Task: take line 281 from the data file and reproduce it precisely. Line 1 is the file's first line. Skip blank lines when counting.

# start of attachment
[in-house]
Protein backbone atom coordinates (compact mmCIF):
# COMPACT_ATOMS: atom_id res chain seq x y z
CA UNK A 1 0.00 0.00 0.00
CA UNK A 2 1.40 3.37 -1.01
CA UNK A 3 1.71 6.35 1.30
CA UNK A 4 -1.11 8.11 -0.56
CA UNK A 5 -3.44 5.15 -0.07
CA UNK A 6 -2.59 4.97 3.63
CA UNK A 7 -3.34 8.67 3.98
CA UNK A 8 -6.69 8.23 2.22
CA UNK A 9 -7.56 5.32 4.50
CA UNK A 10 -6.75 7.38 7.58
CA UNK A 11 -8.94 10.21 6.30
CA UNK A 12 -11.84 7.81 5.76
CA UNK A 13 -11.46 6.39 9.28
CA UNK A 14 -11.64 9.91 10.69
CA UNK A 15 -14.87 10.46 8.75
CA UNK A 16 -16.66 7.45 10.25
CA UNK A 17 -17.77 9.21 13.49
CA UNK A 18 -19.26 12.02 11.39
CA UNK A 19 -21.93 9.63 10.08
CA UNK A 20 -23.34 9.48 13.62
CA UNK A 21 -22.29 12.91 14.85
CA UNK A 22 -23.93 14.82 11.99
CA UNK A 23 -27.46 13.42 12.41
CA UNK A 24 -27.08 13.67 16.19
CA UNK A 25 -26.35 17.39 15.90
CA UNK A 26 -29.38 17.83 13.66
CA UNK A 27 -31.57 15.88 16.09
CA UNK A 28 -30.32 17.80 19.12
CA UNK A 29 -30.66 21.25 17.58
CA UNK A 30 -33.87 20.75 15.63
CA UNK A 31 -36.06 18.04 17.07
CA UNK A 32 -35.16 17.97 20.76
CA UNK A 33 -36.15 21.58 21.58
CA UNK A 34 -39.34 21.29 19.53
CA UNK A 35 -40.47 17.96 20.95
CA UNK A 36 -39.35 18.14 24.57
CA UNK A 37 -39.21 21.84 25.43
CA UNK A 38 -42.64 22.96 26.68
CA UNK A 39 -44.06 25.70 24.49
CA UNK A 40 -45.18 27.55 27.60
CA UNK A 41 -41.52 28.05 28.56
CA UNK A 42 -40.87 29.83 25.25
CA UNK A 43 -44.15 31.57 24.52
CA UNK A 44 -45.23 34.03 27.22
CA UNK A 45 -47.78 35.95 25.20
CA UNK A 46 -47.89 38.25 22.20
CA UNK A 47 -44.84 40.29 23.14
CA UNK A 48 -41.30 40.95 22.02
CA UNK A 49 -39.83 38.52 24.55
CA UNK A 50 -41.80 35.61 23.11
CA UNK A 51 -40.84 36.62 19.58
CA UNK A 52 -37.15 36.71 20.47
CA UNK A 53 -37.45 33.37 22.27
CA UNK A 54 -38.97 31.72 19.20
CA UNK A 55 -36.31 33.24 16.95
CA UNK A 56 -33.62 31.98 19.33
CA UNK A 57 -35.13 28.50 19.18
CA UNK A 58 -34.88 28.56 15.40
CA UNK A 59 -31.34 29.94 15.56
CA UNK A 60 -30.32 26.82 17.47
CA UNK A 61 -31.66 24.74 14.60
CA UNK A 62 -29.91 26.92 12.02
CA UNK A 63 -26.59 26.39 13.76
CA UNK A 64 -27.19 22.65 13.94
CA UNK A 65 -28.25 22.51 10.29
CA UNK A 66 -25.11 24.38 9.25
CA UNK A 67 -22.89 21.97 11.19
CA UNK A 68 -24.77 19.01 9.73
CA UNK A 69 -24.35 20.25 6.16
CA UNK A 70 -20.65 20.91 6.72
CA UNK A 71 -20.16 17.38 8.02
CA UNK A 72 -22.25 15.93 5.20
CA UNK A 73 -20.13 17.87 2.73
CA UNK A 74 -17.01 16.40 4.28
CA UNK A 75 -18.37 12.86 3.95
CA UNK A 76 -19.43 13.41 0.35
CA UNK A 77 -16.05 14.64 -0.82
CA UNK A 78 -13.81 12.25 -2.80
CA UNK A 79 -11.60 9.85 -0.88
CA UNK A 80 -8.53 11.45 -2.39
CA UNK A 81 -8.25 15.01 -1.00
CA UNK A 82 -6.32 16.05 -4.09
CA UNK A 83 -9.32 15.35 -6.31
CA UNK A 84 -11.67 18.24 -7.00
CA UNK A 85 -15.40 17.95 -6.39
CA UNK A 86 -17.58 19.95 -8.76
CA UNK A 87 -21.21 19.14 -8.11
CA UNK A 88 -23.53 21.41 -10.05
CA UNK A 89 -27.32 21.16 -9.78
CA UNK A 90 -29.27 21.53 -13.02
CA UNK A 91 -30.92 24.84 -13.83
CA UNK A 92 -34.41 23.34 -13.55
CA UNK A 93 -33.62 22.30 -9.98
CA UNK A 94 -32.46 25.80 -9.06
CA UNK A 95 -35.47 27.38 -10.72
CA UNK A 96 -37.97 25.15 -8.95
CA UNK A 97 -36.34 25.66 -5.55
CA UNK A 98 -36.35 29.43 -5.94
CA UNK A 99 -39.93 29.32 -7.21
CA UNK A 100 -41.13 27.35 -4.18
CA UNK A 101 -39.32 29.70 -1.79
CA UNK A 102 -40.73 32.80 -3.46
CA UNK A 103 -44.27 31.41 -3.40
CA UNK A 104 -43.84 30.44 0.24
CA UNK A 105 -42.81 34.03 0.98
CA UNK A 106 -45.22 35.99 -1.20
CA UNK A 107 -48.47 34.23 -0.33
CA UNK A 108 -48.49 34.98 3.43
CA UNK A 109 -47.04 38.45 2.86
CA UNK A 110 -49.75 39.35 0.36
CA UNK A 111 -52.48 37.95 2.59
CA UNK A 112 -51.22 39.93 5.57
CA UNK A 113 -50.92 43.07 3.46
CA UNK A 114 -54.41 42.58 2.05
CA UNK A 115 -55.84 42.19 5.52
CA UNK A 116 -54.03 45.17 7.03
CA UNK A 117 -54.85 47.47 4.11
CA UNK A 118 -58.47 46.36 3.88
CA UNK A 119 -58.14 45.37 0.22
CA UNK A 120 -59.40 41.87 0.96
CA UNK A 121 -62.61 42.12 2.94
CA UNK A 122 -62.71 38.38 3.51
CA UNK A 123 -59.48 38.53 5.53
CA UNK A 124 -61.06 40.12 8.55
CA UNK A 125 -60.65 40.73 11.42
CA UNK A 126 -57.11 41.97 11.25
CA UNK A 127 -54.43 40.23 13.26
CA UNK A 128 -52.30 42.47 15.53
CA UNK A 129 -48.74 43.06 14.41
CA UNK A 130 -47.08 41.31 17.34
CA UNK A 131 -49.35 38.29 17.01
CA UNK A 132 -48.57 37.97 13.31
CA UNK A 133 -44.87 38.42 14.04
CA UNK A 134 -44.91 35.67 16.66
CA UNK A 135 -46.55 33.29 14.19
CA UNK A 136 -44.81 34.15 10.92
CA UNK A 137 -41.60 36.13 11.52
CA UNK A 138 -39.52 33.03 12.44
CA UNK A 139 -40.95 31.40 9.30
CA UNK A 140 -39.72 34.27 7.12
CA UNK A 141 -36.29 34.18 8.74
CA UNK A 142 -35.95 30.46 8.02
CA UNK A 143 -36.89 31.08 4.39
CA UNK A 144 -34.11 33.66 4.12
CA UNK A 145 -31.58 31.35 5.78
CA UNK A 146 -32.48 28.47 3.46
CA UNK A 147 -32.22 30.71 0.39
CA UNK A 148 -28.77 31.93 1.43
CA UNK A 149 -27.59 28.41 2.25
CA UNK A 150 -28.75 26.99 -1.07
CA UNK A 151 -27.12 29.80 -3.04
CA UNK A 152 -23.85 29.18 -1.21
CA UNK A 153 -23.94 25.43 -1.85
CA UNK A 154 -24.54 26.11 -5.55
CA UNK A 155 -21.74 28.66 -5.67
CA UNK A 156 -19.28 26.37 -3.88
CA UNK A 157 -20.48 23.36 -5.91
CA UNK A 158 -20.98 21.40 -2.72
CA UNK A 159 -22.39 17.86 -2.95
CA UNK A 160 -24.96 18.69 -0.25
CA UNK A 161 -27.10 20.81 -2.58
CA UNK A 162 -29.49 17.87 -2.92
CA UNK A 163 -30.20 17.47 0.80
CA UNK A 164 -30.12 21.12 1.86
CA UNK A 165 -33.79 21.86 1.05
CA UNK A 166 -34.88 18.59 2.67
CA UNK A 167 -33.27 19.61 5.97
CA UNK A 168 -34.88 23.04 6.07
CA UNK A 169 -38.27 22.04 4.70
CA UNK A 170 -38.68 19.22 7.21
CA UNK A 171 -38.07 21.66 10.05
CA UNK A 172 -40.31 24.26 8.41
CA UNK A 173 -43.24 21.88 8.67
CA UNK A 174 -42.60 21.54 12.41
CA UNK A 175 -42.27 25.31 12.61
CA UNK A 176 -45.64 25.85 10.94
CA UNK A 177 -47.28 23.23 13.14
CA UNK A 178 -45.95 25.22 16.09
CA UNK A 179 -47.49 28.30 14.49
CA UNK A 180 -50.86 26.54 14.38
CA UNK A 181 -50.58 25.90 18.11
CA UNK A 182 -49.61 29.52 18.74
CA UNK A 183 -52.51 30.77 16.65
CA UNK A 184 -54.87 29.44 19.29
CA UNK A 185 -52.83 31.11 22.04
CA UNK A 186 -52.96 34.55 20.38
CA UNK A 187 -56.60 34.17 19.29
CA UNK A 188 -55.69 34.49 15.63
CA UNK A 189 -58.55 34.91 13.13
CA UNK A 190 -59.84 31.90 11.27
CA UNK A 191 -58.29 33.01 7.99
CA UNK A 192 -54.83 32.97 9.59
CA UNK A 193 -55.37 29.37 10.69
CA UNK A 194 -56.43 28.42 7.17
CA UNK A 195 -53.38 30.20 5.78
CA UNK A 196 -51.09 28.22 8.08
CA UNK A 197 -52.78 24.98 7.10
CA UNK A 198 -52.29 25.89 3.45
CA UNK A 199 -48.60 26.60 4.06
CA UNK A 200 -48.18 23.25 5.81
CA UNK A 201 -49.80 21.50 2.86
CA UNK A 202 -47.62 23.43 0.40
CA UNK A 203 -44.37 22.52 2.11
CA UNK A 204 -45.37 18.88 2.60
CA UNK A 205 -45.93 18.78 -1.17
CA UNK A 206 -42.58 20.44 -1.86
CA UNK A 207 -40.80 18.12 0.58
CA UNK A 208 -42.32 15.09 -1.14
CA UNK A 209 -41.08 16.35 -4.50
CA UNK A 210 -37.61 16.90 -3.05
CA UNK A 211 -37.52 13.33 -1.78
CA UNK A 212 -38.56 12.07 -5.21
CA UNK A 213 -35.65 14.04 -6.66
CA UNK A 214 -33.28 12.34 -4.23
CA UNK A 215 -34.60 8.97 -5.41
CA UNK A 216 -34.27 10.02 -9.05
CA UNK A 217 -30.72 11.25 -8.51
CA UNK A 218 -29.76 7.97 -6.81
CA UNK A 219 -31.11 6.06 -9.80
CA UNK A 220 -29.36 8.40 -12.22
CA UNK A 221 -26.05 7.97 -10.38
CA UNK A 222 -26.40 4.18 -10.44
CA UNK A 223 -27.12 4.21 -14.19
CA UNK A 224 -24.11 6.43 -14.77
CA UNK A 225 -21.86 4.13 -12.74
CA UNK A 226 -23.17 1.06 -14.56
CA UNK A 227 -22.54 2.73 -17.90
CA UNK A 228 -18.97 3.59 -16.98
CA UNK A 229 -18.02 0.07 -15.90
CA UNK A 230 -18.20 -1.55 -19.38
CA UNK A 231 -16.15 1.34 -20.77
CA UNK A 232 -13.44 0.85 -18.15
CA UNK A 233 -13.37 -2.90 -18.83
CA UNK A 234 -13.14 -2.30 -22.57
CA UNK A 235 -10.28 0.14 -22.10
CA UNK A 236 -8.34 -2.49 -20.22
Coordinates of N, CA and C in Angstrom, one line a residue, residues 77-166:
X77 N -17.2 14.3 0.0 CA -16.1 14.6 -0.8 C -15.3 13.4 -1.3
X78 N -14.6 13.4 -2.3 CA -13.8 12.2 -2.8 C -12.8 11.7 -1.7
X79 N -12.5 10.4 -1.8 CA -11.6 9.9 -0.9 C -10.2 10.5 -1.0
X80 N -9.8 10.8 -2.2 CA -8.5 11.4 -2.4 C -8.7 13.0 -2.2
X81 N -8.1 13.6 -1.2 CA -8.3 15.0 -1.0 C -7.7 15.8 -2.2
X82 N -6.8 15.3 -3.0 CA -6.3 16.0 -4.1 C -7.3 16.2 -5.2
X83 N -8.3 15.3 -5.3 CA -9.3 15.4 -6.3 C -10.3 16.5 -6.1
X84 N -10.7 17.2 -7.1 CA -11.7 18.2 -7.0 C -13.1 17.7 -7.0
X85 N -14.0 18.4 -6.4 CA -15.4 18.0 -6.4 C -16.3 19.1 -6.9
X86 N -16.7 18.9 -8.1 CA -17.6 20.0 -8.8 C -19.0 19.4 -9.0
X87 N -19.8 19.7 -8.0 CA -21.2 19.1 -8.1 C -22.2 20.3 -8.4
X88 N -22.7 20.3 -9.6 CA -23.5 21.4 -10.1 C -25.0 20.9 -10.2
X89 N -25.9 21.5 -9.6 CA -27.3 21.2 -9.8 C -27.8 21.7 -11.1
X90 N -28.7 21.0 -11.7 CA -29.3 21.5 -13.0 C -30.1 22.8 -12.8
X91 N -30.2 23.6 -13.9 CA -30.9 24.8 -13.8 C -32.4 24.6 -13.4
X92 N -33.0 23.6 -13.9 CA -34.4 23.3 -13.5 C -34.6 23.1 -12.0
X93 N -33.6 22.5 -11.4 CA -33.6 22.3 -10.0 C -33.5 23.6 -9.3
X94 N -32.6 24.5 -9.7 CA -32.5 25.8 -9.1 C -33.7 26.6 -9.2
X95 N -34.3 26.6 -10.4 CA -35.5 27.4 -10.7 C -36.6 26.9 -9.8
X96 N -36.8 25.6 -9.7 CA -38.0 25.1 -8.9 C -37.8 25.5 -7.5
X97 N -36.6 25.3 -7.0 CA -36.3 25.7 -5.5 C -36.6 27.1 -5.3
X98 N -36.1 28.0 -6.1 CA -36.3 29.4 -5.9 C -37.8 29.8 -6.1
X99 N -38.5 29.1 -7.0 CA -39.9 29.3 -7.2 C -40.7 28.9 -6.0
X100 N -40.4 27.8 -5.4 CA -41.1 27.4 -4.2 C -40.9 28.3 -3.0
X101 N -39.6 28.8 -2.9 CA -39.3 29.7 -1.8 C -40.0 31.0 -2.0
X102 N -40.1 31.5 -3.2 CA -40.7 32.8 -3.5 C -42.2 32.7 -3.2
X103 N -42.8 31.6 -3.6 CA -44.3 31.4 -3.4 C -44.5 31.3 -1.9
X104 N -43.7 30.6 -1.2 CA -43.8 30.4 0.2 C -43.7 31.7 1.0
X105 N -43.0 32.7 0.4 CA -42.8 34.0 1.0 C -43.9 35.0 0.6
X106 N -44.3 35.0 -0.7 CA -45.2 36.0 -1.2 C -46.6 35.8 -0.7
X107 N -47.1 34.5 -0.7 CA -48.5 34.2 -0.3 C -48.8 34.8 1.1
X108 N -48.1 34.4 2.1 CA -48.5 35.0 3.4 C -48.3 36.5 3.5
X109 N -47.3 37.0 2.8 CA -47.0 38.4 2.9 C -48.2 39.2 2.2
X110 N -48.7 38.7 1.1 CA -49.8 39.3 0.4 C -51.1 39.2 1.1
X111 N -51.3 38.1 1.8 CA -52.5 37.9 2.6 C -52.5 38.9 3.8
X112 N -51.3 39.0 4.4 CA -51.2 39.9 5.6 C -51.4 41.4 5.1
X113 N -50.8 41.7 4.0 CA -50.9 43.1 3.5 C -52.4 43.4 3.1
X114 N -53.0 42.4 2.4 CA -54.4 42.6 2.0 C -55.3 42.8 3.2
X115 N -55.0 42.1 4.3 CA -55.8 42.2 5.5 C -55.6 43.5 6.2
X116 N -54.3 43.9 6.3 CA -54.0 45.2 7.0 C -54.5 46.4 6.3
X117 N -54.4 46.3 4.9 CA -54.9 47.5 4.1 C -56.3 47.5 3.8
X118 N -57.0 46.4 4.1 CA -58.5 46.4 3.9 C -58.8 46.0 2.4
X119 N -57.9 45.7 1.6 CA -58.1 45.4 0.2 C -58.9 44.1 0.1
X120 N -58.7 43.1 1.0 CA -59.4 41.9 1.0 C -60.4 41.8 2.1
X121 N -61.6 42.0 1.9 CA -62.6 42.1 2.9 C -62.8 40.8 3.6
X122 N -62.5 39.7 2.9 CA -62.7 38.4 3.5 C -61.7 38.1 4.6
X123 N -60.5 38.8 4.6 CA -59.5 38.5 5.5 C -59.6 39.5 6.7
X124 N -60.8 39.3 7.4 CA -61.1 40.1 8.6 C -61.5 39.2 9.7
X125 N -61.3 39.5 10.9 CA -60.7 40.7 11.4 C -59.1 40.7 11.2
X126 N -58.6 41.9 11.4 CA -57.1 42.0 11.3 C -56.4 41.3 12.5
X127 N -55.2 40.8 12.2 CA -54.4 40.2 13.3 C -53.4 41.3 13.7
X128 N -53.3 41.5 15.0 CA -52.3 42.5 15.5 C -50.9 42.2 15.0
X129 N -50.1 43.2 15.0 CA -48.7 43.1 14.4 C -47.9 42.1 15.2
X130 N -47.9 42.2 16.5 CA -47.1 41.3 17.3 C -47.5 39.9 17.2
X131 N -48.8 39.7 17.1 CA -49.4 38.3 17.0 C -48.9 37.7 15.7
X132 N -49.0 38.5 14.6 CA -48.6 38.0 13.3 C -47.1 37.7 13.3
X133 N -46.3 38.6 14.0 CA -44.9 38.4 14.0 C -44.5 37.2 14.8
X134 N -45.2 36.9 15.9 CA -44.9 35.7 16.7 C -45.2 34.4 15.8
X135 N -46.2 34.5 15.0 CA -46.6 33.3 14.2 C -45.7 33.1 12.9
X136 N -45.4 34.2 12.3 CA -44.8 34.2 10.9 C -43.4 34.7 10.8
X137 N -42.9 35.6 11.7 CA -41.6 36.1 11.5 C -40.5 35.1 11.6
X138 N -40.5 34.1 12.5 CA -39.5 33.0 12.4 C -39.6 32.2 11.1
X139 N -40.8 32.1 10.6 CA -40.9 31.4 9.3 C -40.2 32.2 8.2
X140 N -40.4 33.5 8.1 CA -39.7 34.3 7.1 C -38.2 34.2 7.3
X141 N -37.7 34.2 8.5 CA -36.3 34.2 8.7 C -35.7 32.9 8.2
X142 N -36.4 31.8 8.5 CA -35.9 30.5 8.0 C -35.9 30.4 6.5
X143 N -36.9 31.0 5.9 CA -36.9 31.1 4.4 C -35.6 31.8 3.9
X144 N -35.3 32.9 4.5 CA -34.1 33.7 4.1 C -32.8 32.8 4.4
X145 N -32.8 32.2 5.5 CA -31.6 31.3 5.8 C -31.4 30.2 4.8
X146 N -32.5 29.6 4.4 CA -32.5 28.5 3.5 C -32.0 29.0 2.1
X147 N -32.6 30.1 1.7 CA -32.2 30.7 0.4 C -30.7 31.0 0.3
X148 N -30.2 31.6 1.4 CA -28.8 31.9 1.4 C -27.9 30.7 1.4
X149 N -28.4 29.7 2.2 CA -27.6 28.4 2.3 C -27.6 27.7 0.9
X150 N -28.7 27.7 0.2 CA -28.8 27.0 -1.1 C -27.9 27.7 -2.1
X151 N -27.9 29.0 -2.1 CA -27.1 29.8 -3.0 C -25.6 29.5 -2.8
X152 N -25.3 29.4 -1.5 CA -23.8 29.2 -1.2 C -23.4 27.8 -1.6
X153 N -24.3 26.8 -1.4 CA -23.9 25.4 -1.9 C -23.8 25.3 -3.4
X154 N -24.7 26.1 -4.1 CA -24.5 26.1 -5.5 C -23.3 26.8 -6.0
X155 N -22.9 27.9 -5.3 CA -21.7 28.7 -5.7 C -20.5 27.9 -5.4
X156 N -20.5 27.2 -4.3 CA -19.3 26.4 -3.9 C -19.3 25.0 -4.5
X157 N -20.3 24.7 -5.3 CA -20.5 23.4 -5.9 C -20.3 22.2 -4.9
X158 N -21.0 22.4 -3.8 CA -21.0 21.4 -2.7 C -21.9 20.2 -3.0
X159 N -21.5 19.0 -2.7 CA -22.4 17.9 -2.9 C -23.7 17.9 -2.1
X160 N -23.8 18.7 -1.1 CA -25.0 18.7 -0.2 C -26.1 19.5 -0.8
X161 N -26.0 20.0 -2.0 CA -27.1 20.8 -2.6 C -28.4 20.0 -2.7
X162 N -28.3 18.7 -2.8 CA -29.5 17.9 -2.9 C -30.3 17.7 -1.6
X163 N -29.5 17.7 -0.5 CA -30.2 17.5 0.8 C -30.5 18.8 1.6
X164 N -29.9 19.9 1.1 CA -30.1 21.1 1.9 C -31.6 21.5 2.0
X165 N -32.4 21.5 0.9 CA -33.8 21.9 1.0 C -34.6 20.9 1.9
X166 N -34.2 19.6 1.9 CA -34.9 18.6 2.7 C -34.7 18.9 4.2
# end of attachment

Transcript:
X117 N -54.4 46.3 4.9 CA -54.9 47.5 4.1 C -56.3 47.5 3.8